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Capitol Hill Political Staffers Find Their Zen

Capitol Hill staffers meditate.
Ally Mutnick
Capitol Hill staffers meditate.

Behind every lawmaker on Capitol Hill are dozens of young, ambitious staff members. Frequently pale from exhaustion, they work frenetically, touting the demanding work culture like a badge of honor.

Despite the sense of glory they ascribe to this exhausting pace, there is at least one place where staffers aren't judged for taking a moment to breathe.

Once a week or so, 25 to 50 staff members come together, not for happy hours or Crossfit sessions, but to practice the more reflective art of meditation. This group is casually referred to as the "Quiet Time Caucus." They gather in a ratty-looking meeting room in one of the Capitol's office buildings.

On a recent Tuesday afternoon, Stephanie Sheridan, a local yoga instructor, was leading the meditation. "Try and sit up tall, so you can shrug your shoulders up towards your ears, as you inhale," she says, breathing in. "And then exhale. Go ahead and release the shoulders back down."

Rather than tell colleagues where they're headed each week, many in this group keep their meditation practice secret.

"The fear is that you're going to be judged as weird," says Denise Fleming, a senior legislative assistant. "Or the worst stigma on Capitol Hill is for people to think you're not working. And so a lot of us here try to avoid that and we just don't tell anyone."

Being a congressional staffer is young people's work, says Fleming, who describes herself as "older," even though she's just 27. The work is "soul-sucking," she says, so she started looking for new ways to bring down her stress. Around the same time, she heard about the meditation group in a "Dear Colleague" email.

Rep. Tim Ryan, D-Ohio, meditates on Capitol Hill.
Ally Mutnick / NPR
Rep. Tim Ryan, D-Ohio, meditates on Capitol Hill.

"I think now people would describe me as centered and calm," she says. Today, for instance, Fleming has a very long to-do list to finish before 6 p.m. But during the 30-minute meditation, all that slips away. "I can go back to work calm and refreshed," she says. "I feel like I'll make better decisions."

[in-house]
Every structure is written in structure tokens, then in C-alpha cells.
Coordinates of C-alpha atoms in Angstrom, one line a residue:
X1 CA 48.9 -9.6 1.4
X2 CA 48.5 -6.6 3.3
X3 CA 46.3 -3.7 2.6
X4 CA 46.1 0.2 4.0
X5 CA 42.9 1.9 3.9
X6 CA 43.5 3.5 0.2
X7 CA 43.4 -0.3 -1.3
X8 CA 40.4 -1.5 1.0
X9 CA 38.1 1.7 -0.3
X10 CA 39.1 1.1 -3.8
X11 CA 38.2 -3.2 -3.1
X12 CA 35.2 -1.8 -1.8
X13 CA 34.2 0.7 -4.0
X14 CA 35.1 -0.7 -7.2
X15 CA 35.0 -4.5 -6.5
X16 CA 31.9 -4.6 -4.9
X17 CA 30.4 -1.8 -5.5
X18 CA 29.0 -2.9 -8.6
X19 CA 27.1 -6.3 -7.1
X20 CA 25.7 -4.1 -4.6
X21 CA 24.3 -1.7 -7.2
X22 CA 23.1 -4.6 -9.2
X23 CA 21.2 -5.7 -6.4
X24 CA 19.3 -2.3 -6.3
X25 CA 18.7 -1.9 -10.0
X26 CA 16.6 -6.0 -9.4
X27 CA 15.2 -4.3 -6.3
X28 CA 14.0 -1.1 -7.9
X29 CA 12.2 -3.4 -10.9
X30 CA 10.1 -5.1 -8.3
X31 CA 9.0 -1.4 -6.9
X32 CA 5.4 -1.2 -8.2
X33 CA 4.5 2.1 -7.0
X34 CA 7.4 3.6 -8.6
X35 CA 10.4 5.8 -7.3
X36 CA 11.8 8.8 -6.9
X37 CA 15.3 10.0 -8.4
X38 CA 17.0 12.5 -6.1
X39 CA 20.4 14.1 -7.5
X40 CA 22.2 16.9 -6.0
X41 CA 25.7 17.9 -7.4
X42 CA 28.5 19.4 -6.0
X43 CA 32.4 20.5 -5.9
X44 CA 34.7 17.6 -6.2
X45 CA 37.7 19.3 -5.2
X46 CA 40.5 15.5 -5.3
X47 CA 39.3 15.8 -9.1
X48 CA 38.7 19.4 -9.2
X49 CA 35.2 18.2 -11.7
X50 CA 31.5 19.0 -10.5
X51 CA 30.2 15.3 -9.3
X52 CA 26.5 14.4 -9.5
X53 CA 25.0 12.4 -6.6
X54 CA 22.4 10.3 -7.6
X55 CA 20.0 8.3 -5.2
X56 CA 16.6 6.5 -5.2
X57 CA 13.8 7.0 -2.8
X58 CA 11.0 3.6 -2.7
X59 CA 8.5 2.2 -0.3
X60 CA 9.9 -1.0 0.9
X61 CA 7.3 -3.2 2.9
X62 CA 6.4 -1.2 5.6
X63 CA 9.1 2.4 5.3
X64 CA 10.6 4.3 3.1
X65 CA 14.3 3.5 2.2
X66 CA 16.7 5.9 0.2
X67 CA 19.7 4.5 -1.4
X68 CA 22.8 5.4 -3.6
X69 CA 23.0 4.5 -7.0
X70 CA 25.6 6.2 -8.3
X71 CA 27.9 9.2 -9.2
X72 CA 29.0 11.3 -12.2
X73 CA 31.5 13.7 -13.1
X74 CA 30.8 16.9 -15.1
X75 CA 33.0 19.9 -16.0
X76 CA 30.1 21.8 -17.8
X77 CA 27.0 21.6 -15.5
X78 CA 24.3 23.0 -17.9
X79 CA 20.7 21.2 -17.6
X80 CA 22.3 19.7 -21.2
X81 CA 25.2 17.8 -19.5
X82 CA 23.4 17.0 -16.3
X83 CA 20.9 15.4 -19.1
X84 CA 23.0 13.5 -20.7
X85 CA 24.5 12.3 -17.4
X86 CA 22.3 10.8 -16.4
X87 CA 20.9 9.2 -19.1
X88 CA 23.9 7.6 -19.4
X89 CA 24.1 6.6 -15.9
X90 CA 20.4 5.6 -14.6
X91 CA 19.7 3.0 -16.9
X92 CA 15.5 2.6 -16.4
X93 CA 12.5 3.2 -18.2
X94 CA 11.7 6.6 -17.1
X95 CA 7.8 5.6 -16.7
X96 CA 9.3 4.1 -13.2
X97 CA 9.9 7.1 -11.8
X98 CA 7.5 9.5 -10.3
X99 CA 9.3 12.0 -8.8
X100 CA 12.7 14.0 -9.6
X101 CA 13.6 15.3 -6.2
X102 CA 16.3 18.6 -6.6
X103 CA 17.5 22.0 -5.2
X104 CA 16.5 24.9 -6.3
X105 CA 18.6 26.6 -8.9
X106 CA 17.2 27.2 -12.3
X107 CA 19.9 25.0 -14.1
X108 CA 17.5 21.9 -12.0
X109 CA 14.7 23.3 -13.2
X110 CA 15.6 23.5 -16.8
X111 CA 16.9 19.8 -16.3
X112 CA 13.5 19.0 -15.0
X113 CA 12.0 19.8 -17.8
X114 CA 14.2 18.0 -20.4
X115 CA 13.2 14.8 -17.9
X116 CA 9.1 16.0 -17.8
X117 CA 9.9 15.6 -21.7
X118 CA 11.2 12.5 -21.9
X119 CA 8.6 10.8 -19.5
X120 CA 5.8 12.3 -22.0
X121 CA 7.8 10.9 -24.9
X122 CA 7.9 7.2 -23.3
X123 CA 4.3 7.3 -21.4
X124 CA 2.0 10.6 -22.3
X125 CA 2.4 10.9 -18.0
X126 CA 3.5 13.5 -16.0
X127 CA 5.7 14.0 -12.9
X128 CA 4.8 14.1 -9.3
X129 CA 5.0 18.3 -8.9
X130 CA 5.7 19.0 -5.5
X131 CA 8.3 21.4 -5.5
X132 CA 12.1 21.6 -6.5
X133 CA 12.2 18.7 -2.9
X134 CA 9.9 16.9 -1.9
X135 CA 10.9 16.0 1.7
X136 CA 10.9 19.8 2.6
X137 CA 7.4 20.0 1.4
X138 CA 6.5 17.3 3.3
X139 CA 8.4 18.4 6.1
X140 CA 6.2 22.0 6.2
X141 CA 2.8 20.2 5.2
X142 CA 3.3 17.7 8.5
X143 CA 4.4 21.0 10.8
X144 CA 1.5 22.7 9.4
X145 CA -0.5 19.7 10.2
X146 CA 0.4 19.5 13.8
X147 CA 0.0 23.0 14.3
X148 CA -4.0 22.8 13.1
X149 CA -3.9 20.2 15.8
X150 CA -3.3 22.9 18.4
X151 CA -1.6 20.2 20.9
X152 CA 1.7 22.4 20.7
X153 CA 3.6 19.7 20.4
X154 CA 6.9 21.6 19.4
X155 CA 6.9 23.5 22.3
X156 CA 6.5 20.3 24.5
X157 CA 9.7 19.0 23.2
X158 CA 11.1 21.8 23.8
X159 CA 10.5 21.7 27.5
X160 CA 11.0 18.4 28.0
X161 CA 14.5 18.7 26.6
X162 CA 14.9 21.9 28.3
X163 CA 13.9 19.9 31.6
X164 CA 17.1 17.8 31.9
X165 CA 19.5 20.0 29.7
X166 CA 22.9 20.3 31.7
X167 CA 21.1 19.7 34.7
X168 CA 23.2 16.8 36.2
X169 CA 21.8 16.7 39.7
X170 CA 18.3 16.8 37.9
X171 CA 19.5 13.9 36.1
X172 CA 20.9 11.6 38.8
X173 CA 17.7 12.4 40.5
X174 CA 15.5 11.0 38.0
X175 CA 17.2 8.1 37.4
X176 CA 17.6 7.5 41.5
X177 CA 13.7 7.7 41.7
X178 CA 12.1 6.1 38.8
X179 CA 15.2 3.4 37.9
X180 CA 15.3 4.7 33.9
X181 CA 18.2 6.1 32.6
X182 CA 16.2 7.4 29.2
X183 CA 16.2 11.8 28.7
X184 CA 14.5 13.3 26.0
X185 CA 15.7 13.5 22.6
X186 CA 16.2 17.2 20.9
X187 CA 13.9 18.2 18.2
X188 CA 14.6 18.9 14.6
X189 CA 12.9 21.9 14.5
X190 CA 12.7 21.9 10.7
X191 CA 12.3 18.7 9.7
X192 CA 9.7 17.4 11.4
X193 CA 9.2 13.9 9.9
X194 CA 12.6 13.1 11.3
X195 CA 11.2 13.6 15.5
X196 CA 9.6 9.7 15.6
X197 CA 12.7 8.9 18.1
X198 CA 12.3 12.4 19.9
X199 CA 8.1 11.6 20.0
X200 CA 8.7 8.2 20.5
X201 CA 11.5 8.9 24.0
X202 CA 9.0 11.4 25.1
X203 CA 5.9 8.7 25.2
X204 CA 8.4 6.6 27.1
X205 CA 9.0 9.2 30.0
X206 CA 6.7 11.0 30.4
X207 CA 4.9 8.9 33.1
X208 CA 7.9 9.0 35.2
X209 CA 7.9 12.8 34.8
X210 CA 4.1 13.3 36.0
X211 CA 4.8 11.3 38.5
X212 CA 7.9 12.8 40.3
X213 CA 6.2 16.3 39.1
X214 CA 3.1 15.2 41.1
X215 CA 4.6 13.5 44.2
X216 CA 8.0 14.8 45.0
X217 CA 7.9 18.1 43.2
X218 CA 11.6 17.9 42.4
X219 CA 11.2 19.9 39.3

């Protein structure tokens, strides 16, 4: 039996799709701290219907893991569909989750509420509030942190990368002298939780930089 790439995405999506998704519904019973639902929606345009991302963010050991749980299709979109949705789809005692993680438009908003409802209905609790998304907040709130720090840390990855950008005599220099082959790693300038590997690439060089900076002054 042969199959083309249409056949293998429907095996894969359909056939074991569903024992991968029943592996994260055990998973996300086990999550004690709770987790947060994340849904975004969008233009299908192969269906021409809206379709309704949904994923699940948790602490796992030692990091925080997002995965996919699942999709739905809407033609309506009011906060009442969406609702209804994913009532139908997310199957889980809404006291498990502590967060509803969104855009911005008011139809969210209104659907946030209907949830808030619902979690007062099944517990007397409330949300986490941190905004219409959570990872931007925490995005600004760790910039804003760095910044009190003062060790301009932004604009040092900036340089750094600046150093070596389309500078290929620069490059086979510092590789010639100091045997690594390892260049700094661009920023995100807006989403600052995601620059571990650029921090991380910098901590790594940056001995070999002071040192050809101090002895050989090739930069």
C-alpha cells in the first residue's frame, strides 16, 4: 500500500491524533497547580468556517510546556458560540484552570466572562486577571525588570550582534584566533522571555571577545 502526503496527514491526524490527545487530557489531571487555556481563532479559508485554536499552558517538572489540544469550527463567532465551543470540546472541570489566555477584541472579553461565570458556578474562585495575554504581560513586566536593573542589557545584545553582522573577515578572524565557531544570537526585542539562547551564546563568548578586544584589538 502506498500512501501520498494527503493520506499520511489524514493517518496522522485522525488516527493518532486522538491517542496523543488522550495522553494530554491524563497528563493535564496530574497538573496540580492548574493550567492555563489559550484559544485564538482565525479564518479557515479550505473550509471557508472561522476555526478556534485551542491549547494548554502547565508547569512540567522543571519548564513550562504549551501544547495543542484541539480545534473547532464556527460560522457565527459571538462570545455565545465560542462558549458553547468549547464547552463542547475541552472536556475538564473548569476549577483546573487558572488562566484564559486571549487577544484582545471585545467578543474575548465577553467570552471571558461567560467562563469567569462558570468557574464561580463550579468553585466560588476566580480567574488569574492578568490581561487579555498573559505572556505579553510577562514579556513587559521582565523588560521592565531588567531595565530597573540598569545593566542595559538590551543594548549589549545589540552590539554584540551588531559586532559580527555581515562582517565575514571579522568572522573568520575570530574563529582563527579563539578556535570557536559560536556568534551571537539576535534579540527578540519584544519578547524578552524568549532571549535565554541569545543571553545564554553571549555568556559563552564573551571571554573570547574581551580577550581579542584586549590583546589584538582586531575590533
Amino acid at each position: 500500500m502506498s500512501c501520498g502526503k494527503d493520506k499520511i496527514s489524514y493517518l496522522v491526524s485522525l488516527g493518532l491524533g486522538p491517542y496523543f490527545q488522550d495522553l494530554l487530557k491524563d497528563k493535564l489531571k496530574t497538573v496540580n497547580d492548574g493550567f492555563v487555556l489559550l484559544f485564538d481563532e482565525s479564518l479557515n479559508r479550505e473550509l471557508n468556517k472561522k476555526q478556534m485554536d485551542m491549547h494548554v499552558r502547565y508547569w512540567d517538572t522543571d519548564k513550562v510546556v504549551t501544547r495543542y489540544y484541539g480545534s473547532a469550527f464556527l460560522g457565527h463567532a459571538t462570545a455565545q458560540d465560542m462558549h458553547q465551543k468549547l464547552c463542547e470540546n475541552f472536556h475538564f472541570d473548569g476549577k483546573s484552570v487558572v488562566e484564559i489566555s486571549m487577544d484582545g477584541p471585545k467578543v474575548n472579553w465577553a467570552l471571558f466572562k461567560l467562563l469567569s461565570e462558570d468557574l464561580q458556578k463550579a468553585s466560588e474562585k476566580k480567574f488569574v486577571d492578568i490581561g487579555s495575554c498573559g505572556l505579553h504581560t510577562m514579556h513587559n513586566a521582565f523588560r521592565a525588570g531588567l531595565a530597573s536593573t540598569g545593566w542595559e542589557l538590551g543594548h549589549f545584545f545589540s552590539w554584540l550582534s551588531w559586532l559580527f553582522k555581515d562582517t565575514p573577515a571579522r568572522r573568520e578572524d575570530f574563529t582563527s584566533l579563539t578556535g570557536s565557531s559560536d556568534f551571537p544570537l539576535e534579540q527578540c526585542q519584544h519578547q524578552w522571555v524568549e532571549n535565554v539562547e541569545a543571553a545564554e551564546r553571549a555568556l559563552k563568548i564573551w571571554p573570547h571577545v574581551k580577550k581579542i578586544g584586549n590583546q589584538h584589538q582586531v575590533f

Rep. Tim Ryan, D-Ohio, started the Quiet Time Caucus about three years ago. He participates in the staff group and runs another for senators and congressmen. I talked to him in the House Chapel, where legislative members meet. Unlike the staff meeting room, it has an ornate ceiling and stained glass window with George Washington kneeling in the center.

Ryan, a former athlete, told me how corporations and sports teams now use mindfulness practices to get better results from players and workers.

"It's the ultimate prevention," he said, because it can stop people from "doing or saying something stupid."

This, of course, seems particularly vital when weighing decisions of national importance.

Ryan's meditation groups are hardly a side project. He believes the federal government should be integrating mindfulness into all of its policies, from veterans affairs to health care to education.

"Why wouldn't we have an education policy, for example, that would teach kids to regulate their emotional state?" asks Ryan. "Because I know that if you can't do that, we're gonna be paying for you big time down the road."

Ryan hopes to gain an ally in new Speaker of the House Paul Ryan, R-Wis., who does yoga and works out for more than an hour each morning. But for the meantime, Tim Ryan's mindfulness policies are having a more microeffect.

Denise Fleming, the legislative assistant, says meditation and mindfulness have given her a kind of personal insulation from the battle-like conditions of Capitol Hill. I couldn't help but think she'd discovered some kind of secret.

Often she sees people shouting back and forth at each other, trying to push their ideas or agenda to victory. She approaches these fights differently. "Many times I've said to my boss or coworkers, 'let's pause and think about this,'" she says. "And that pause has saved a lot of heartbreak or frustration."

Copyright 2021 NPR. To see more, visit https://www.npr.org.

Will Huntsberry is an assistant producer in NPR's elections unit, where he produced a piece about Don Gonyea's favorite campaign trail playlists, reported on the one place in Washington where former House Speaker John Boehner could feel like "a regular guy," and other stories that get beneath the surface of American politics.
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